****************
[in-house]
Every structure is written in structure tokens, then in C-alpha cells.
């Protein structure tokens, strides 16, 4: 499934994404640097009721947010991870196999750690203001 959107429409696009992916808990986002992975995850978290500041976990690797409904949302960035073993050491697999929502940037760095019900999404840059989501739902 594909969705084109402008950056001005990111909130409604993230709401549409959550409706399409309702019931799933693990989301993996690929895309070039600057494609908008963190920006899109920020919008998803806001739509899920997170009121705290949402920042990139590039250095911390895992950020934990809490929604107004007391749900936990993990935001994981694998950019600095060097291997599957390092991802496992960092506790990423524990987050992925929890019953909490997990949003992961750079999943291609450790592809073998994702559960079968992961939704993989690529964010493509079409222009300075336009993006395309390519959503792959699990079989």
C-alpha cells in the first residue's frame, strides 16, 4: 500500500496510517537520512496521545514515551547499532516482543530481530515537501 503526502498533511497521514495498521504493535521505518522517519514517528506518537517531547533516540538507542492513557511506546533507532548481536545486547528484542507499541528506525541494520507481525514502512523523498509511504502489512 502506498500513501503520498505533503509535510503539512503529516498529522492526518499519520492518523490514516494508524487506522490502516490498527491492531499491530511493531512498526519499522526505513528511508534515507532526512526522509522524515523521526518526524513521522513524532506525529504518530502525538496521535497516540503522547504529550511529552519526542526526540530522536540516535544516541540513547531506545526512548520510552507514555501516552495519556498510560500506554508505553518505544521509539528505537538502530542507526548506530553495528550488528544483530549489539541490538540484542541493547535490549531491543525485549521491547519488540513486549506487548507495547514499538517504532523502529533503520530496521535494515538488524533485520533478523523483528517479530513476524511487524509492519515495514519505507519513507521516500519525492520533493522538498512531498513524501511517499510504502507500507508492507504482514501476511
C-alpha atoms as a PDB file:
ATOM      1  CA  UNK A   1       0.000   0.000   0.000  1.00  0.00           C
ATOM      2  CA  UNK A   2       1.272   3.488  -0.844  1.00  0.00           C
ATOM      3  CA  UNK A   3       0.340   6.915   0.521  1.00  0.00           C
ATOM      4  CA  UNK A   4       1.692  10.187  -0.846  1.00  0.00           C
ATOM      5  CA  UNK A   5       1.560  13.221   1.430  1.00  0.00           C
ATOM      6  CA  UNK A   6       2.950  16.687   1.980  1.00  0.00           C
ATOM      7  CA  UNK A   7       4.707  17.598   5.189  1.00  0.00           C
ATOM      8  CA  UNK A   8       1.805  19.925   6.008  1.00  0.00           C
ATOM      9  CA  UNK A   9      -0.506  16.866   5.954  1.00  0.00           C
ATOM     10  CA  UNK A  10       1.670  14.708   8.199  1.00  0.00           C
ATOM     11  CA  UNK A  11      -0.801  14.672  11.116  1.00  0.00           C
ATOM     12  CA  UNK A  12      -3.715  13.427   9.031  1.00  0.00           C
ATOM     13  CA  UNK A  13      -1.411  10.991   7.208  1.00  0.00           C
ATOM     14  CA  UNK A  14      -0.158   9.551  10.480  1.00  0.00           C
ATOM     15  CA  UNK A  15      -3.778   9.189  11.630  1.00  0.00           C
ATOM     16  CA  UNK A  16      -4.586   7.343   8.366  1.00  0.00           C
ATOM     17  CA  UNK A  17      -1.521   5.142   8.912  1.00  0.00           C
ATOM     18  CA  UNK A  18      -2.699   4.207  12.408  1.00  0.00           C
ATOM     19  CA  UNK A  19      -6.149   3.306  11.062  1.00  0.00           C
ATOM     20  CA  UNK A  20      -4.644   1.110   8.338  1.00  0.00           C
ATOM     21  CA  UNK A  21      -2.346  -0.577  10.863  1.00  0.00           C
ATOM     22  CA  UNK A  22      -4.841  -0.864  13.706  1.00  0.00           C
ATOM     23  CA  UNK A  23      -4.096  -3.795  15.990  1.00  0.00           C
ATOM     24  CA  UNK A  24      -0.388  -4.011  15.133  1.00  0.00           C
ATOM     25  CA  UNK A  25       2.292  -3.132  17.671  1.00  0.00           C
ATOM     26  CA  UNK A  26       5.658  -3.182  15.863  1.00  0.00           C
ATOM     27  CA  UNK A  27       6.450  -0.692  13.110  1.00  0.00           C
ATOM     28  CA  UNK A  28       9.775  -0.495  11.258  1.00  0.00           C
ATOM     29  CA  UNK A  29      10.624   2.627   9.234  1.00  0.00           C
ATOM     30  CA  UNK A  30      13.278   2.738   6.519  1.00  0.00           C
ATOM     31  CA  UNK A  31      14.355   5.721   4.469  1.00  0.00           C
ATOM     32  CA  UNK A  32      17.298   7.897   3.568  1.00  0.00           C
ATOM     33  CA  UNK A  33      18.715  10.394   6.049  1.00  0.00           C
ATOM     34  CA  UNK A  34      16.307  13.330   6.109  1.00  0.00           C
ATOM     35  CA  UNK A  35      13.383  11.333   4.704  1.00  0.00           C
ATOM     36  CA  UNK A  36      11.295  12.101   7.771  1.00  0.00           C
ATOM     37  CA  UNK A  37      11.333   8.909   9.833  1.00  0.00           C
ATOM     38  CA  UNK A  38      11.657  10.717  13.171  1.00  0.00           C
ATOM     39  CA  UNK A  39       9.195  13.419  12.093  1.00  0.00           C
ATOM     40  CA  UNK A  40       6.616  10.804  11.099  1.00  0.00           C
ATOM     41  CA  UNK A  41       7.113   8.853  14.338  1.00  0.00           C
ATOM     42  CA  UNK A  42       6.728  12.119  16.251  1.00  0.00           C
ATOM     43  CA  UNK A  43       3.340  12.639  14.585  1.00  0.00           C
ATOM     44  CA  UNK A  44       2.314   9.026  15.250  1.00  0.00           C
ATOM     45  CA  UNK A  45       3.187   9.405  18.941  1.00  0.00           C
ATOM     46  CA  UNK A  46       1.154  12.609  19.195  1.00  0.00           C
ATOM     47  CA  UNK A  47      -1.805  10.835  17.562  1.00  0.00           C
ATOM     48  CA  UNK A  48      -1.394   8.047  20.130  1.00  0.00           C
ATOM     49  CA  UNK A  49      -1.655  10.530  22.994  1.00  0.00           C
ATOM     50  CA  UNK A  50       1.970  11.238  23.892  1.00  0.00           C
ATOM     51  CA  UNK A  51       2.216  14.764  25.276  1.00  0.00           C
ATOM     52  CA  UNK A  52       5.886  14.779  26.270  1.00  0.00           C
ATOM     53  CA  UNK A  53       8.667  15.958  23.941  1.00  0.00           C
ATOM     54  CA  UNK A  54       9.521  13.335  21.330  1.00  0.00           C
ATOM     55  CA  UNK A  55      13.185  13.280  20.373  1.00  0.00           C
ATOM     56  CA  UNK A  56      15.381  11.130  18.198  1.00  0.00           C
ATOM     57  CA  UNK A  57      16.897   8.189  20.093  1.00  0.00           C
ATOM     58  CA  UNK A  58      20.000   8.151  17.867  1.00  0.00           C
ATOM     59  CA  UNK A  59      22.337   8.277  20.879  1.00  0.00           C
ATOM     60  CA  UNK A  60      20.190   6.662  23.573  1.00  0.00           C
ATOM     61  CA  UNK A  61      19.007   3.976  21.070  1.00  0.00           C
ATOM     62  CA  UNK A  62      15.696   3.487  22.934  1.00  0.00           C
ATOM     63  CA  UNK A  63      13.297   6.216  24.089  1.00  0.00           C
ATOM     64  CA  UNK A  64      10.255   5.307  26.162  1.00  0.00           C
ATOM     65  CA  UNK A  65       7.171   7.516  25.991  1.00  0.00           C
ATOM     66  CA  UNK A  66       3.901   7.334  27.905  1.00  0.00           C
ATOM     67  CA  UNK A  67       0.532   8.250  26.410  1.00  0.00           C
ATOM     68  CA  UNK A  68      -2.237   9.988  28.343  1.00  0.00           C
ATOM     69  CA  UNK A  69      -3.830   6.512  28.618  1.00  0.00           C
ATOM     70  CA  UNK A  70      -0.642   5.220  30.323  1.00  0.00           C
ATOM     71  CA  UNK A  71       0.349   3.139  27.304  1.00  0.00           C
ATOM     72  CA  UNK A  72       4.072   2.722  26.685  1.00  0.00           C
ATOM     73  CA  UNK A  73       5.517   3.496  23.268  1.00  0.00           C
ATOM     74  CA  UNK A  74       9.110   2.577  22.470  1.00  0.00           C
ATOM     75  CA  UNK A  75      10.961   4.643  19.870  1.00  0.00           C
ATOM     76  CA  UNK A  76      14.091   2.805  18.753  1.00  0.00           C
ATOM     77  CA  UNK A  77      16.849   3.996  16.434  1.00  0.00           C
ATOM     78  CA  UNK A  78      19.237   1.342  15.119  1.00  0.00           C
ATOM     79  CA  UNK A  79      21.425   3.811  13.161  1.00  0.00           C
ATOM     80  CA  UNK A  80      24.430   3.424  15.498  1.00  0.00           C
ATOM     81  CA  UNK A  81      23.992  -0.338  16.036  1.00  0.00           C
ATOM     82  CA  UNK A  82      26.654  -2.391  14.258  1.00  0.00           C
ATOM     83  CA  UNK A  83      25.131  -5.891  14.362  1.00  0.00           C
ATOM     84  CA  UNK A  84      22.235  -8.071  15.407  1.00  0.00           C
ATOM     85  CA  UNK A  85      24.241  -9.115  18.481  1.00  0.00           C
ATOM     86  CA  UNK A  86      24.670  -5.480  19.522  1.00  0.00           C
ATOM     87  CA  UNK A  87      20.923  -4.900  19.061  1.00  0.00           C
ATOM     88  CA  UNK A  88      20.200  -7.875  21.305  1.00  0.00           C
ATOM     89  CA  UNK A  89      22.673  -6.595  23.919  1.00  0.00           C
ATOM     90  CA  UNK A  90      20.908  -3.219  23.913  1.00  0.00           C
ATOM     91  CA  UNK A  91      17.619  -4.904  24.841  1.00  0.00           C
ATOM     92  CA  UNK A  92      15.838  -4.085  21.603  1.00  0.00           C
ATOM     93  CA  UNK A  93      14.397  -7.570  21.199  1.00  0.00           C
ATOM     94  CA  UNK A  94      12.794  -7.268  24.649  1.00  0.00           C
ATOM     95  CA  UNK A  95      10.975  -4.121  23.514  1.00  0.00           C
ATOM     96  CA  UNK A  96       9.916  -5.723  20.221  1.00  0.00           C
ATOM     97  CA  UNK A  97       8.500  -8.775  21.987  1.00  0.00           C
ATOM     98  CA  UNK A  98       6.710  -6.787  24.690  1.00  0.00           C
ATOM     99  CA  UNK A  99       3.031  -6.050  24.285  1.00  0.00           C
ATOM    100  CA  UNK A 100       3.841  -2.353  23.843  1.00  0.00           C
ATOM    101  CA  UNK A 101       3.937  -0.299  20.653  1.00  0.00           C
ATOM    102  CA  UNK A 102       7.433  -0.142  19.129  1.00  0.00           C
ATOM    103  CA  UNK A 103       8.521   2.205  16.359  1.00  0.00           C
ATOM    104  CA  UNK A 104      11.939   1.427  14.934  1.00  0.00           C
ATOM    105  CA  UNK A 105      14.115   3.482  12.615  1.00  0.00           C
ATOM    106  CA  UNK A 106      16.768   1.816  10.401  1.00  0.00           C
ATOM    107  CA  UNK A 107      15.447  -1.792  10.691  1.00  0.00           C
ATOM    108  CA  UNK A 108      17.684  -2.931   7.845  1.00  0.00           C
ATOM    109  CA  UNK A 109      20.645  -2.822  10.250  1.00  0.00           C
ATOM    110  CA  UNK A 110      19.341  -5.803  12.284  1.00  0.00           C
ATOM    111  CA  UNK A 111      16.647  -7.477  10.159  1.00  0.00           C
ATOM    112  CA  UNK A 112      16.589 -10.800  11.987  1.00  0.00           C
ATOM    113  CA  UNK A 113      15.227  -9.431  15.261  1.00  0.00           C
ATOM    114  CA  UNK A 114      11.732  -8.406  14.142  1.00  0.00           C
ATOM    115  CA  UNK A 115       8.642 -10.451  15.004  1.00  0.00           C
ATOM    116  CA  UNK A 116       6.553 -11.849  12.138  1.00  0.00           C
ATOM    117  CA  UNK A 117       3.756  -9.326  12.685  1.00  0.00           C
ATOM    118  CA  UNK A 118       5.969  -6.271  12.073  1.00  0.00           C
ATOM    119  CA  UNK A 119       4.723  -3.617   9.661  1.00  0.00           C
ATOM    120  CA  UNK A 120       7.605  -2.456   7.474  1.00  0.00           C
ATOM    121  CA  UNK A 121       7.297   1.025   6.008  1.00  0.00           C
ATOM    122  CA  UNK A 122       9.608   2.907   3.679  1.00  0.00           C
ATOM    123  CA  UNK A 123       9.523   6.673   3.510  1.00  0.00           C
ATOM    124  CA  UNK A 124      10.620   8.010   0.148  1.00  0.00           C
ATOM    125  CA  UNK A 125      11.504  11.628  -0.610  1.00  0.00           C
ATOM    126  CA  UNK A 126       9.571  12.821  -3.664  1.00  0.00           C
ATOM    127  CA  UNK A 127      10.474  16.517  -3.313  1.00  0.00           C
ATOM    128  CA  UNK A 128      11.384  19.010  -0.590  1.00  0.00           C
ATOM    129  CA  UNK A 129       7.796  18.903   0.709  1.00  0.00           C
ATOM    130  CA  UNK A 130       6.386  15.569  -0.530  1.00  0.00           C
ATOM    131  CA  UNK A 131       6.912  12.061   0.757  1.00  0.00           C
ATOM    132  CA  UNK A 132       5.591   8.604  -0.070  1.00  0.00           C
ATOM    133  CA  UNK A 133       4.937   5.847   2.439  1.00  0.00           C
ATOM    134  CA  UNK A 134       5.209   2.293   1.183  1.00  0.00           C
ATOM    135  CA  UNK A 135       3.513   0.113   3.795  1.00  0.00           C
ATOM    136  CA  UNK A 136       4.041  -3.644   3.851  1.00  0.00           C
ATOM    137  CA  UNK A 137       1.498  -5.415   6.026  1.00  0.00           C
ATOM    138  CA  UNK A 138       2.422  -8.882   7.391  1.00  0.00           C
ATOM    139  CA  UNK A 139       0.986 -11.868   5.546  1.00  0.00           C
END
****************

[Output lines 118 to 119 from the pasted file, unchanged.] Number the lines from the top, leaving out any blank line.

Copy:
ATOM    113  CA  UNK A 113      15.227  -9.431  15.261  1.00  0.00           C
ATOM    114  CA  UNK A 114      11.732  -8.406  14.142  1.00  0.00           C